Game On or Game Over?

Gaming applications–particularly multi-player games–are usually built for the cloud, meaning that they can scale out according to demand. Unfortunately, this hasn’t necessarily been the case with the databases that power these applications. The SQL databases that online games have to run on (NoSQL just isn’t reliable enough to be an option)–even the ones built for the cloud, like AWS Aurora–scale in the limited fashion that pre-cloud applications scaled. The world of online gaming apps is like pop stardom. Success can happen fast, so you’ve got to be ready for it. When a game gains popularity its audience can skyrocket, maxing out database capacity and causing downtime or poor performance that turns off new players, creating a missed opportunity that most likely will never come again.

When your game takes off, you want to build on it–you want to improve the experience, add features and increasingly rich analytics. The last thing you’ll want to have to worry about is whether your database can handle all of the cool updates you’ll be making. To that point, Google and AWS have been duking it out Mortal Kombat style to offer cloud-based infrastructures that allow you to scale without limit. While this is definitely good news for game developers, what they won’t necessarily tell you is that your average relational database running in the cloud doesn’t scale any better than if it were running on your own in-house server. So while you may be able to scale your gaming application at will, unless you have a database that is specifically built to scale out like other cloud applications–by adding server nodes–your performance, as well as your creativity, will be stymied.

Gaming application life-cycle: Riding the roller coaster
Gaming applications often experience a roller-coaster-esque life cycle. At release you don’t know what you’ll really need, so you’ll typically wind up over-provisioning computing power. After the game use “levels off” you typically want take away some of the resources that are no longer needed, in order to cut costs. And then, when you have an update you want to “flex” it back up, essentially doing it all over again.

Google, AWS and other cloud infrastructures allow you to do that at the application layer, but not necessarily at the database layer, which essentially hampers your ability to successfully navigate the gaming lifecycle. Once again, the culprit is architecture of the SQL database–it was built for the pre-cloud era!

Database Capacity: The SQL Buffet
Traditional, single-server SQL (like Aurora, MySQL) is like a one-trip buffet–once you’ve filled your plate, you’ve got to do some pretty tricky gymnastics to get more food onto it. You hope that nothing unexpected happens, because the slightest wrong move will leave your dinner all over the floor. Similarly, MySQL and its various replacements limit you to one server at a time. Moving to a bigger server means downtime (read “certain death” in gaming parlance). Even if you are able to move to a bigger server, once you’ve maxed out the biggest one, it takes complicated programming to increase performance which, just like piling your plate too high, leaves you vulnerable to all kinds of trouble.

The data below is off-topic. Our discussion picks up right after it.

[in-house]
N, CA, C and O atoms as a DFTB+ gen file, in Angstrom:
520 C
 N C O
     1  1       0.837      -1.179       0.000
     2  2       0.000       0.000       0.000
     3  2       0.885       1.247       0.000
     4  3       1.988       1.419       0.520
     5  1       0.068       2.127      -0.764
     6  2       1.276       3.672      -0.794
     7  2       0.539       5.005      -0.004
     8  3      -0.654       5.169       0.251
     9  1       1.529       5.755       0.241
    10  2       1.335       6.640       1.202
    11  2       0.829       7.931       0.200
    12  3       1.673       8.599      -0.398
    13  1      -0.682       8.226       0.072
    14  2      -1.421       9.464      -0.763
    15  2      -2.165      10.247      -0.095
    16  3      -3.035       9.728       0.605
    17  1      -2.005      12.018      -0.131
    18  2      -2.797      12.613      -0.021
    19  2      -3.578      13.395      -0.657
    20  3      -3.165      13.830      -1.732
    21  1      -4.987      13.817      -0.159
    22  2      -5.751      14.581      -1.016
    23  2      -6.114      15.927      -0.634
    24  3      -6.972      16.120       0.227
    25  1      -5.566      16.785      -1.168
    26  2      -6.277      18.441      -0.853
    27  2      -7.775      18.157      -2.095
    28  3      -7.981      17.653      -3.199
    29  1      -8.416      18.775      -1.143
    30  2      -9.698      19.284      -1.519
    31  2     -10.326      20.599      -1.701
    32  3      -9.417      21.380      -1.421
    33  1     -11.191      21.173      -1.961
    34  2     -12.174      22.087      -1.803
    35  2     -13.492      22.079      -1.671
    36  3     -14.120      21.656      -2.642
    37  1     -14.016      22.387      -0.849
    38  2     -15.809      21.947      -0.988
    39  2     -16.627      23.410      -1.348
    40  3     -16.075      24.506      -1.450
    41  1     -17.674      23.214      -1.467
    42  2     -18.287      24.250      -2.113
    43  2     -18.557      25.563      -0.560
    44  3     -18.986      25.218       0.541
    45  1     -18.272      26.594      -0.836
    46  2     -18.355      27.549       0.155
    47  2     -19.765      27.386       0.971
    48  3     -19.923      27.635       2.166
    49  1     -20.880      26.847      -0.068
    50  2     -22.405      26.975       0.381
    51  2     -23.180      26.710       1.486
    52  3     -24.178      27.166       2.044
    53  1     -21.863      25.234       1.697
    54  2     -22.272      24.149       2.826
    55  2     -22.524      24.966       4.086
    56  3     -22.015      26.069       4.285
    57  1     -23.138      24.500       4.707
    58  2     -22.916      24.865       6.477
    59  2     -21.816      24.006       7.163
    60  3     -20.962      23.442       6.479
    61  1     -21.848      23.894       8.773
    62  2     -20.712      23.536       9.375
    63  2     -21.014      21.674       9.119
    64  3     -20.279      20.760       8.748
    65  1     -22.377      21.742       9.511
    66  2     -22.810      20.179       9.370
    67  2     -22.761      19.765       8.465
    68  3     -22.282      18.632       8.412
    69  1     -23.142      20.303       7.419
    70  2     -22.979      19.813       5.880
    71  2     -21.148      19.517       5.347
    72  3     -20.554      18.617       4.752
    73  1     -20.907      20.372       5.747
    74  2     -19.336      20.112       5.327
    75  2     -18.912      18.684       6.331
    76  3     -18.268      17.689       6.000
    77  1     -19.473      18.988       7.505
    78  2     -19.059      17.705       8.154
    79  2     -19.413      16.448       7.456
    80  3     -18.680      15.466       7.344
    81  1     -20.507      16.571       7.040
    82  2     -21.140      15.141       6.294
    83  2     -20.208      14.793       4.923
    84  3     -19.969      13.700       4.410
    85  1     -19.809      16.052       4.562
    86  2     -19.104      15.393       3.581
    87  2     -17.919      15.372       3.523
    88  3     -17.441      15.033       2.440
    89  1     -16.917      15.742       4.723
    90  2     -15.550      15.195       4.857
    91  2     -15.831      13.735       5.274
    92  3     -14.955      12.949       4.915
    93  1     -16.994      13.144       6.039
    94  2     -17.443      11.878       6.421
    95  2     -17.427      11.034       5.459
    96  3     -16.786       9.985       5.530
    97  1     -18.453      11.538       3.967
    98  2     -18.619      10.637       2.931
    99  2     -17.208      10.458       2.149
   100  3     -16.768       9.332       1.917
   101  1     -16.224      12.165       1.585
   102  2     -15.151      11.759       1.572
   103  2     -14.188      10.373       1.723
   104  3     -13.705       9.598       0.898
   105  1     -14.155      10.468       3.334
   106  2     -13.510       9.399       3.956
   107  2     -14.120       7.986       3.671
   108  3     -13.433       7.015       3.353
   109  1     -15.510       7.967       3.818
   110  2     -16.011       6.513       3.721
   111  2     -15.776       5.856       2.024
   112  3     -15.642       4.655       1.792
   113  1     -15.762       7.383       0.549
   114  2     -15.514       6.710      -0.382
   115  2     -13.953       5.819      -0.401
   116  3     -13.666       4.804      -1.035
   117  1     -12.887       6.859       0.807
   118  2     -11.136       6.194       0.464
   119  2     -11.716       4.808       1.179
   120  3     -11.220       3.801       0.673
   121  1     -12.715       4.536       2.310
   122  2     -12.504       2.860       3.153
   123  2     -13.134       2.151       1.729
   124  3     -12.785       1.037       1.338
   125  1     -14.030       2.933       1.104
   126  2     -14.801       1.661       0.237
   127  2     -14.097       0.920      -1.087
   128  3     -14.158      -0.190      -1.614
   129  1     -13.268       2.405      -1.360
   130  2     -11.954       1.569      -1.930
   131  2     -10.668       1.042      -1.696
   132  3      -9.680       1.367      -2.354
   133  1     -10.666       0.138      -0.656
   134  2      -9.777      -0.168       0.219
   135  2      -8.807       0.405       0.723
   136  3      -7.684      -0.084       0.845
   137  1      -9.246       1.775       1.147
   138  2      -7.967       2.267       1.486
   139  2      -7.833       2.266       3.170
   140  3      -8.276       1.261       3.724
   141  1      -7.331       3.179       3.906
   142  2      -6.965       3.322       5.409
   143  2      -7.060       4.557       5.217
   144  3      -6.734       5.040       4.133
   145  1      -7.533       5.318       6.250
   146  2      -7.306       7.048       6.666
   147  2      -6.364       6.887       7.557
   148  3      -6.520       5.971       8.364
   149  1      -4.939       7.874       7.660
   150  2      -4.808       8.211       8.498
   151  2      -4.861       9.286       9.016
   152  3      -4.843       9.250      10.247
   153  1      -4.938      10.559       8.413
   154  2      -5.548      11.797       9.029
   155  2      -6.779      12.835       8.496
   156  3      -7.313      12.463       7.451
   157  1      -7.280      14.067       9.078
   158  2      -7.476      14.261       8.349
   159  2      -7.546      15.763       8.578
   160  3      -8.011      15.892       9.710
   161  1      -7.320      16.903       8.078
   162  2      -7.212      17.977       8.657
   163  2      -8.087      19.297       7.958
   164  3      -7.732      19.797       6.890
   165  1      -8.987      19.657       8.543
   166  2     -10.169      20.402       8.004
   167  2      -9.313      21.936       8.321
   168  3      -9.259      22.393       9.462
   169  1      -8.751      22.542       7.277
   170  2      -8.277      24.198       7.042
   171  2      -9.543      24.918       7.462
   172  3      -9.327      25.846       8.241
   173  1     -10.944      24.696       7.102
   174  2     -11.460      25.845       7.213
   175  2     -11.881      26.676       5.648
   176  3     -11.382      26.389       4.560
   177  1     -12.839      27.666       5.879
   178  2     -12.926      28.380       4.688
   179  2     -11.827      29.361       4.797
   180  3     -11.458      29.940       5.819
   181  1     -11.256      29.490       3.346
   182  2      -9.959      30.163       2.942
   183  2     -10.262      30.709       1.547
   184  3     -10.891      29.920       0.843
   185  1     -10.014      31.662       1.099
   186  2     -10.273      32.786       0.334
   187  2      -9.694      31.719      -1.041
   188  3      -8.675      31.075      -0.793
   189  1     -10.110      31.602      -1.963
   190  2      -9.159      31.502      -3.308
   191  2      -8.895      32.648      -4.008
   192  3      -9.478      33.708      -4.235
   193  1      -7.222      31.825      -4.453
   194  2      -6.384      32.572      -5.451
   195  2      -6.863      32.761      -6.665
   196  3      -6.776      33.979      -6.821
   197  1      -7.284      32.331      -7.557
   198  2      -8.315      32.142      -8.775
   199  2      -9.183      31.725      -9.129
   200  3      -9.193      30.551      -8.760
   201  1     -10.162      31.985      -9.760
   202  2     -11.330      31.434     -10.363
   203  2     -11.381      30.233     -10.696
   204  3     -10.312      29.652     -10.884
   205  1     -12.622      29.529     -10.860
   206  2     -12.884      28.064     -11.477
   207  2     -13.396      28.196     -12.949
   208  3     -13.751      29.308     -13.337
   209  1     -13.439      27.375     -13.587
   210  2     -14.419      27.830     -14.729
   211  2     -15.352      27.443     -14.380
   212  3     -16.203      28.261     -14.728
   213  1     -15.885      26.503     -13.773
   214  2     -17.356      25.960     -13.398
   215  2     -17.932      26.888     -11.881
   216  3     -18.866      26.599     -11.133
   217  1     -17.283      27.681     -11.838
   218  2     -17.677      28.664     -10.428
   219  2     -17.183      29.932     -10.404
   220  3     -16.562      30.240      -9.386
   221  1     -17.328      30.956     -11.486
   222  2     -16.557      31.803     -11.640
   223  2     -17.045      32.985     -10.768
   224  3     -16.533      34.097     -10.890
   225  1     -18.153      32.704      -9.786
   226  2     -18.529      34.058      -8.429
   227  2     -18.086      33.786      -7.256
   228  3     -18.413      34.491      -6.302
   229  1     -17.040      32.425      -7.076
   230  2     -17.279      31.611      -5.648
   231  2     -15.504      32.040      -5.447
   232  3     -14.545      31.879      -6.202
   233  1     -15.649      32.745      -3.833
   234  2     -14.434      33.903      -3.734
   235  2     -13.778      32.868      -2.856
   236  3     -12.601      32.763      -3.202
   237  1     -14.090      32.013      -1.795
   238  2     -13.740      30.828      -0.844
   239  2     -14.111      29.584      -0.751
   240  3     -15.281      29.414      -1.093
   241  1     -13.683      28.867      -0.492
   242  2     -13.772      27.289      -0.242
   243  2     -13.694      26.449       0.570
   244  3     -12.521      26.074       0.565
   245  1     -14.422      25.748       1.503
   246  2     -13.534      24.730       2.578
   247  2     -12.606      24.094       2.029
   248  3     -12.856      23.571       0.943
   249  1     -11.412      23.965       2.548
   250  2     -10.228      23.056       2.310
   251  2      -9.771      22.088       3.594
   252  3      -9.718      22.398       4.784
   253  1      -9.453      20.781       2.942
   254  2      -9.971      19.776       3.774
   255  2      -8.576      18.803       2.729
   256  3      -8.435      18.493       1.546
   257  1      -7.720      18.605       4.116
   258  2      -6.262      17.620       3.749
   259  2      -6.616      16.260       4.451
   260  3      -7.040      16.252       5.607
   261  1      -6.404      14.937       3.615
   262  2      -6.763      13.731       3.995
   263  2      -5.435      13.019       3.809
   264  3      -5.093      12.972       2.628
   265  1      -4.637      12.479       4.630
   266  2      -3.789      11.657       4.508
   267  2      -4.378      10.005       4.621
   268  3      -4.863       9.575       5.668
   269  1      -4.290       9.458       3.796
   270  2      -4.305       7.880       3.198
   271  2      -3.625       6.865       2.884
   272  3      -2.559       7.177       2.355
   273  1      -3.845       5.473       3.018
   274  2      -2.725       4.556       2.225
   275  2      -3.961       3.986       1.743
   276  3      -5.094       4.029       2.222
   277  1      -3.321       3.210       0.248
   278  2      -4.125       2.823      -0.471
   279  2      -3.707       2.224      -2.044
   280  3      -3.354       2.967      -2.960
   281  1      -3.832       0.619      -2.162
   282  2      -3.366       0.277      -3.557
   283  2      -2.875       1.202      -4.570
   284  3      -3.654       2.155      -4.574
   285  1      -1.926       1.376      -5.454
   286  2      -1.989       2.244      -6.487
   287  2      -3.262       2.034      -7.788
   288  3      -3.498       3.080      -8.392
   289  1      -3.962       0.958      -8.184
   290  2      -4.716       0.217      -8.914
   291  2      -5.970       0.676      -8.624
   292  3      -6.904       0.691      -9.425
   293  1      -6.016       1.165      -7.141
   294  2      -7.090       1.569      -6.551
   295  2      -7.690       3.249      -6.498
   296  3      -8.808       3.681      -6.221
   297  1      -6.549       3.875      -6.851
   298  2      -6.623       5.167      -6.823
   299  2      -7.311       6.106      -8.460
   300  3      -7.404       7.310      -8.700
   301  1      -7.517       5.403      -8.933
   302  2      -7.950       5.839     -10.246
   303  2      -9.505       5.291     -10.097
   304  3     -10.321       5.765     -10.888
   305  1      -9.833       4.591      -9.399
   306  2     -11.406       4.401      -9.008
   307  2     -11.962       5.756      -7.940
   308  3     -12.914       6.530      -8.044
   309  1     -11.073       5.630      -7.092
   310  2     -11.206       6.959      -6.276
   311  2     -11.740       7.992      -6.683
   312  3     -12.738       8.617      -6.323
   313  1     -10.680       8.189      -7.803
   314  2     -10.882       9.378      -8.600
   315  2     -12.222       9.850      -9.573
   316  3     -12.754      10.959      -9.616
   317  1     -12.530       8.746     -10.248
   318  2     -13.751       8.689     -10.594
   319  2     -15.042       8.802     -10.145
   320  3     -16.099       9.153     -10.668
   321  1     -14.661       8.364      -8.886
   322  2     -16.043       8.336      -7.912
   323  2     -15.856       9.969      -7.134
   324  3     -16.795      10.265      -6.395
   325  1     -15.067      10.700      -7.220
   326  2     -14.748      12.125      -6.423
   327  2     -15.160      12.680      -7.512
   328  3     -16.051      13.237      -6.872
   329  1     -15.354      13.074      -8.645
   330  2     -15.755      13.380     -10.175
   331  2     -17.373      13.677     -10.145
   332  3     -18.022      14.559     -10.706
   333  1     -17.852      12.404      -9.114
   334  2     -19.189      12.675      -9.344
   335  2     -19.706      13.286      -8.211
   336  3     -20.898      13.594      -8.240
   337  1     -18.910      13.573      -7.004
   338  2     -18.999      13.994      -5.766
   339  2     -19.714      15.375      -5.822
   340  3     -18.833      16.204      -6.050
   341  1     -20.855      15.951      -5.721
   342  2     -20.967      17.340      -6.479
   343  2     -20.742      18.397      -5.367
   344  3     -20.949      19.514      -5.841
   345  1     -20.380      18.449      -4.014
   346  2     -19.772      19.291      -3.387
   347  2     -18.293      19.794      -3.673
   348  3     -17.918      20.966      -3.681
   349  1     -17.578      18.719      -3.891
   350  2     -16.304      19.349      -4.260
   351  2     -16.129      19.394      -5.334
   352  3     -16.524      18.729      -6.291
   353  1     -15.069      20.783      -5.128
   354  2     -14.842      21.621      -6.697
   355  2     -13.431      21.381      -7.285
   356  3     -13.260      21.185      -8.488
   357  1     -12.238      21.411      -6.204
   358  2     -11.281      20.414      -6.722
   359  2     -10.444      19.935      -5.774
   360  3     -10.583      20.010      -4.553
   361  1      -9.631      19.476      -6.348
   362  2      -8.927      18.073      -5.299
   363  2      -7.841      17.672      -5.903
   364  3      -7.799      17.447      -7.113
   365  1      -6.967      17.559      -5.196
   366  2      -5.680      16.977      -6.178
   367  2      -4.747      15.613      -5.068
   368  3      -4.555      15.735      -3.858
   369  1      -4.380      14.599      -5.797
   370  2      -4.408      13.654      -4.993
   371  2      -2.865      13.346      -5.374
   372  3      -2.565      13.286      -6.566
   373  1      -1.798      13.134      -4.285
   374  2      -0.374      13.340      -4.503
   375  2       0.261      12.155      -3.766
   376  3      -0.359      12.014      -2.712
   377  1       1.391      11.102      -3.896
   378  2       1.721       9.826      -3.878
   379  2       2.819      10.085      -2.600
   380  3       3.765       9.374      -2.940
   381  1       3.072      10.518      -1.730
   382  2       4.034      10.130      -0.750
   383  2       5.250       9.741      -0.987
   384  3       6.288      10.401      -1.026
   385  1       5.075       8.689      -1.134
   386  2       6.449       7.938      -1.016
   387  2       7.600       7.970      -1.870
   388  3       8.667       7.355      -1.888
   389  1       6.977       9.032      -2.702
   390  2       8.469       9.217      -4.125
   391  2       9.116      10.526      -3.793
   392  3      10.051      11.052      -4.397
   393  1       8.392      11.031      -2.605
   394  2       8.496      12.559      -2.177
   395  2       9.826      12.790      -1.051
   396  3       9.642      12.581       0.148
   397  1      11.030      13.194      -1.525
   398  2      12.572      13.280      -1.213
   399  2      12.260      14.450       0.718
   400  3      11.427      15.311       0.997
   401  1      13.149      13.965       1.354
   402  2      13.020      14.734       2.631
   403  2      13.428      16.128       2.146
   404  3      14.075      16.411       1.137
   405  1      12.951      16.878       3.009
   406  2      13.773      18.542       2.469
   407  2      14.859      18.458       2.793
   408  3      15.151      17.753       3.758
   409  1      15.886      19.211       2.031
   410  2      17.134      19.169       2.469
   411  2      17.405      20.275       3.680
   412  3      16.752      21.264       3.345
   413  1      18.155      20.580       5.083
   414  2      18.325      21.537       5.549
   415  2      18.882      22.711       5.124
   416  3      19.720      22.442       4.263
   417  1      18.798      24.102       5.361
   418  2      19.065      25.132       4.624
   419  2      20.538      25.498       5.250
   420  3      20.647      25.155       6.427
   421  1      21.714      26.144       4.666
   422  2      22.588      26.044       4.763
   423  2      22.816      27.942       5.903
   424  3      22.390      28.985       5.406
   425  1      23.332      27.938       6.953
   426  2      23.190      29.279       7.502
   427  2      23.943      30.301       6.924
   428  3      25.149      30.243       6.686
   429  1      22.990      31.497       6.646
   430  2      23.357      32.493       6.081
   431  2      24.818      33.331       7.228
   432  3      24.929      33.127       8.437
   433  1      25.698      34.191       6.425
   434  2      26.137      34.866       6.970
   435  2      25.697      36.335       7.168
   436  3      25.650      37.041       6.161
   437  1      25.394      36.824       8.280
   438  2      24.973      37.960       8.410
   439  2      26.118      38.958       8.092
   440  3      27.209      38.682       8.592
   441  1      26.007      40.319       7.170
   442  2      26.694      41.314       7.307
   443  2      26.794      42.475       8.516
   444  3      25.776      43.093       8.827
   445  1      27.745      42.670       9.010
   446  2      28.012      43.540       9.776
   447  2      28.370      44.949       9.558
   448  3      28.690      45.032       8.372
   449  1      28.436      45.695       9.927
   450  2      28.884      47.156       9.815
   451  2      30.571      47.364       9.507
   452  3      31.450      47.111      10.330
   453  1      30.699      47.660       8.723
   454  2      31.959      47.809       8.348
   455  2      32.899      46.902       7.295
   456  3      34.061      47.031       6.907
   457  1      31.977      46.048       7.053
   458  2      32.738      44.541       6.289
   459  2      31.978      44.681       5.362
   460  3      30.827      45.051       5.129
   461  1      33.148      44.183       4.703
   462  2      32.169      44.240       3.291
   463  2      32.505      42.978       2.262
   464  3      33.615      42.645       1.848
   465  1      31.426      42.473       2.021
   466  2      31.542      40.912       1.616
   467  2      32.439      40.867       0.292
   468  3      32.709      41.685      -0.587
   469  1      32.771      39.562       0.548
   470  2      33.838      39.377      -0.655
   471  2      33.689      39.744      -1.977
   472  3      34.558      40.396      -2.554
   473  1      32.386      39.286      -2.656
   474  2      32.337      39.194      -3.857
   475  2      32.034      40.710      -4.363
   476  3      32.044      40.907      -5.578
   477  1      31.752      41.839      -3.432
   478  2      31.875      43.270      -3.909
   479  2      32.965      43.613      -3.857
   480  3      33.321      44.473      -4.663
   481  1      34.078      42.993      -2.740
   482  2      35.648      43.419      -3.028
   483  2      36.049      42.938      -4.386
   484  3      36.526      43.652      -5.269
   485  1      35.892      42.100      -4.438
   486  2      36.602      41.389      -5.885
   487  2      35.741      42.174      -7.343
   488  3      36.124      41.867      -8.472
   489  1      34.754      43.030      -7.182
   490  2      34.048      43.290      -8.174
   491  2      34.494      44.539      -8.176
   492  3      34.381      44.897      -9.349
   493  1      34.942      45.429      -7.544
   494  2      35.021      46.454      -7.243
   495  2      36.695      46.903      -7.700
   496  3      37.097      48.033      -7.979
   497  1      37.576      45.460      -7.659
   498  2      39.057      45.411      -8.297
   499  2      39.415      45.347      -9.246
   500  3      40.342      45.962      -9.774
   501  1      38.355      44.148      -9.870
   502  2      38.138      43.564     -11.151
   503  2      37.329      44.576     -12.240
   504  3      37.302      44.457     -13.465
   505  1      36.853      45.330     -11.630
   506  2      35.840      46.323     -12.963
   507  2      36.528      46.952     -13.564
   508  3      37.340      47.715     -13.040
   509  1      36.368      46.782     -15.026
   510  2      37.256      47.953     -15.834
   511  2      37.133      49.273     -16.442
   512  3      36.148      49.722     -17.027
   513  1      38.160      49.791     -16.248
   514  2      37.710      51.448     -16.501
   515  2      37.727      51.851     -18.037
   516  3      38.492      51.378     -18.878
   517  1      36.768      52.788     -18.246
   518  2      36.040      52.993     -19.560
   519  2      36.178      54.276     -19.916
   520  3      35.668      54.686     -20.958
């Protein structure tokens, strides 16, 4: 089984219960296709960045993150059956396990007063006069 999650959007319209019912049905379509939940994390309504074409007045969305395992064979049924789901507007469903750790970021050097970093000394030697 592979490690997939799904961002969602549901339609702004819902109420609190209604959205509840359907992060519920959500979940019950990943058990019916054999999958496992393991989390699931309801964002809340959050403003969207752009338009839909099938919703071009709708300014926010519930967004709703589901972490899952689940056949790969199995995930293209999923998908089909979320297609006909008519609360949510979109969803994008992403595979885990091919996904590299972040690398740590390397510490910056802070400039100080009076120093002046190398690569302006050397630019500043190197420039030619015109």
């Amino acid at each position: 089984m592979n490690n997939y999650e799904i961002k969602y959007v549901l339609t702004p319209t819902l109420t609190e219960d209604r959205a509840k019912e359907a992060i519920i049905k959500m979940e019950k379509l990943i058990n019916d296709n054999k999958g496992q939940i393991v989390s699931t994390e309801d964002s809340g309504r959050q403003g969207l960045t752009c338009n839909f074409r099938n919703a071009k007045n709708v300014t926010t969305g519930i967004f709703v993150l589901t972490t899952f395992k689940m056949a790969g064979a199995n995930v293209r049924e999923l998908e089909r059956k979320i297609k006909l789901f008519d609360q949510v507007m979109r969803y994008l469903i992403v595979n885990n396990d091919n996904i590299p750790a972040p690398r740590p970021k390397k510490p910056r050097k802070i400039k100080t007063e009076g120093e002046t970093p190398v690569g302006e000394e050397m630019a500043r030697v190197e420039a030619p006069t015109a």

“Sharding” and “Master-Slave” may sound like they come straight out of The World of Warcraft, but they are in fact very uncool tactics used to increase database performance once it’s hit its limit. You might be able to get away with using these tactics–if you’ve got the resources of Facebook or Twitter, that is….Otherwise, they can spell GAME OVER for your application, as they’ll incur a level of complexity and fragility that will be very tough to sustain. Online gaming requires a database that scales out the way that cloud applications scale–where capacity can be added cheaply and incrementally by adding new nodes as load increases, without nasty techniques like sharding or master-slaves. It requires Scale-Out SQL.

Why worry about your database when you don’t have to?
You went into the video game business because you’ve got a creative vision, not because you wanted to spend your time babysitting databases. Fortunately, you don’t have to, because Scale-Out SQL is not just science fiction. Just like the All You Can Eat buffet that let’s you fill up multiple plates, ClustrixDB allows you to scale out by just adding server nodes. So if you’ve deployed in the cloud, you can scale your database right along with your gaming application.

Moreover, you’ll be able to flex database capacity up or down depending on demand, or the need to add cool new features or deploy sophisticated analytics with minimal operational and management effort. With ClustrixDB, it’s GAME ON!

Source: Clustrix